Our results indicated a considerable variation in the δ15N ratios at the individual level (G1 = 5.4, P = 0.020). The high individual variation was not surprising, as even mammalian herbivores eating identical diets can have hair δ15N ratios that differ up to 3.6‰ [51]. Plant δ15N ratios can vary greatly due to a number of physiological and abiotic factors [52], and even within a small area, there can be a variation of over 10‰ in plant δ15N [34, 52, 53]. Plant δ15N ratios could also be regulated by nitrogen availability, which may be influenced by the defecation and urination of these large animals [54]. However, muskoxen generally feed less in areas where most of the defecation takes place, and vice versa [54, 55]. Further, in wild roaming herbivores, animals in a population often utilize different areas, where the variability in plant δ15N ratios depend on different factors such as soil conditions, nitrogen availability, dominant forage type, nitrogen recycling within a plant, climate, altitude, and distance from sea [4345], thus creating individual variation within a population. Yet even socially unrelated individuals at the population level exhibit the same seasonal patterns in their diet [7, 43]. Indeed, despite our large individual variation, there was a clear seasonal dietary pattern at the population level (Fig 1). Muskoxen exhibit large seasonal patterns in body condition [21, 23], which is linked to the quality and quantity of the forage in the strongly seasonal, high latitude environments where they roam [19, 20]. In addition, muskox forage is mainly dominated by graminoids in summer, and willow twigs in winter [19, 26, 27, 38]. As these plant groups have different δ15N ratios in the Zackenberg valley, with higher δ15N in graminoids (average δ15N 1.5‰) than in willows (average δ15N -4.7‰) [26, 34], we expected to find a strong seasonal pattern in the δ15N hair chronology, as well as in the collected feces, reflecting the seasonal changes in diet. Indeed, both the feces and the reconstructed muskox diet from guard hairs exhibited a strong seasonality in the δ15N ratios, with summer periods (i.e. the warm periods; Fig 1) values generally having higher values than the winter periods (i.e. cold and snow-covered periods) (Figs 13); a pattern that was verified in the statistical analyses (Table 1). This has several implications. First, our temporal alignment was indeed adequate, and each guard hair segment thus corresponds to a nine day period (growth rate of 0.2 mm/day, growing app. 78 mm/year). Second, as the δ15N ratio and the temperature curves did not slide apart (Fig 1), the growth rate of muskox guard hair from the rump region indeed seems to be constant across the year [42]. Finally, it suggests that the seasonal pattern in the δ15N ratios indeed reflect dietary seasonality, reflecting a higher consumption of graminoids in summer. The latter was supported by the seasonal pattern in the δ15N ratios in fecal samples, collected throughout the year at Zackenberg, exhibiting the same pattern as the guard hairs of high δ15N ratios in summer and low δ15N ratios in winter (Fig 3). A similar, tight linkage between seasonal changes in climate and biomass to dietary signals in hair chronologies was reported by Cerling et al. [5] for African elephants, and Zazzo et al. [43] for sheep. Hence, our results strongly support that sequential stable isotopes in hair constitutes a strong tool to link environmental conditions to the dietary record of animals. The question is then whether this tool can be used to unravel ecological information, and ultimately the causes of muskoxen population level changes?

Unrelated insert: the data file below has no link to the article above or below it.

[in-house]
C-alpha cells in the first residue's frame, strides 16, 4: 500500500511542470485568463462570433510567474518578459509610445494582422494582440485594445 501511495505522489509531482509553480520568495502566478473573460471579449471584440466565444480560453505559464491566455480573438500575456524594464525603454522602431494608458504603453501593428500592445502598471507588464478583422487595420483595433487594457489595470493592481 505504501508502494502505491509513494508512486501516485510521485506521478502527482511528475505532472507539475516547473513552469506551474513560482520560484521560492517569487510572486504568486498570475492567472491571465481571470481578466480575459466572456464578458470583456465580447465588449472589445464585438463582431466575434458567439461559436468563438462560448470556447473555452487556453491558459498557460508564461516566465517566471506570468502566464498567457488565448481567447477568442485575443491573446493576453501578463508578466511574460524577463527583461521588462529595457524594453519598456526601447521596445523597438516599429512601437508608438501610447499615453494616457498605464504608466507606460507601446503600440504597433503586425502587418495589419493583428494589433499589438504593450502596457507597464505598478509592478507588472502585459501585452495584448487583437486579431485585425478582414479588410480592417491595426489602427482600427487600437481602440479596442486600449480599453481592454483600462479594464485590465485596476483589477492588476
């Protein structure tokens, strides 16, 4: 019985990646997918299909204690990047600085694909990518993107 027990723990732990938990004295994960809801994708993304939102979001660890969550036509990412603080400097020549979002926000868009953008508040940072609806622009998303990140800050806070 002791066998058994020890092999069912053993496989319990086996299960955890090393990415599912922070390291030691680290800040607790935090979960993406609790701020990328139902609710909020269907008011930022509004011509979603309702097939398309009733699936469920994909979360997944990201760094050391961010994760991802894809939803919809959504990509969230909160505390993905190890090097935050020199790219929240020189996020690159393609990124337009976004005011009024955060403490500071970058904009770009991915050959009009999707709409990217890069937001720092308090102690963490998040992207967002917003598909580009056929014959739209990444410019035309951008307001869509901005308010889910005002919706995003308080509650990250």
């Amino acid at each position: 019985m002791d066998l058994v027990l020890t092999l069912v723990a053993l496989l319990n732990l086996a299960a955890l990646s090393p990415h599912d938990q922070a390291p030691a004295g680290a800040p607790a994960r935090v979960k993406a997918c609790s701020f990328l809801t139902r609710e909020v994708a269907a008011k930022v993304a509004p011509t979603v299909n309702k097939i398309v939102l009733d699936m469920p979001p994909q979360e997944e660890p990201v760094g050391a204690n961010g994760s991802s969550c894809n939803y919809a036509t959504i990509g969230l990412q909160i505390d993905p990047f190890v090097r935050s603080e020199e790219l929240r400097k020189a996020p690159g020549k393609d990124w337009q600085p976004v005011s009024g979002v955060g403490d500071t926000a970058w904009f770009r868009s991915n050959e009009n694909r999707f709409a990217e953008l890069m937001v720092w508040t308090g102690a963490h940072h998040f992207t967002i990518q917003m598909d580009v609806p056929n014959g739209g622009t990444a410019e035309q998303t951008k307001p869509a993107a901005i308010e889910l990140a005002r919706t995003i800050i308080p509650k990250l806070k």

The muskox population dynamics at Zackenberg is largely driven by changes in calf recruitment, which have experienced large variations throughout the years [35]. Changes in calf recruitment may be linked to the nutritional status of the population during the rutting season [22, 25]. As graminoids have high crude protein contents and a high digestibility [20], access to graminoids during summer and into the autumn is likely to play a major role in replenishing the body stores that are crucial for winter survival and calf production [29]. In our study period, the inter-annual variation in muskox summer diet was small compared to winter, and the δ15N ratios were always high in summer, suggesting a relatively uniform summer diet dominated by graminoids, irrespective the inter-annual variation in environmental conditions and plant productivity. This may reflect that availability of summer forage in general, and graminoids in particular, does not seem to be limited at Zackenberg [54]. Small inter-annual variation in the summer forage availability, as indicated by the low inter-annual variation in NDVI (Fig 1), are thus unlikely to induce large variations in the summer dietary signal in the guard hairs. Instead this is more likely to be affected by the length of seasons and winter forage availability and quality [56, 57]. The onset of snow significantly starts the decline of the δ15N to a lower winter isotope ratio in the guard hairs, effectively determining the length of the summer season (Table 1, Fig 1).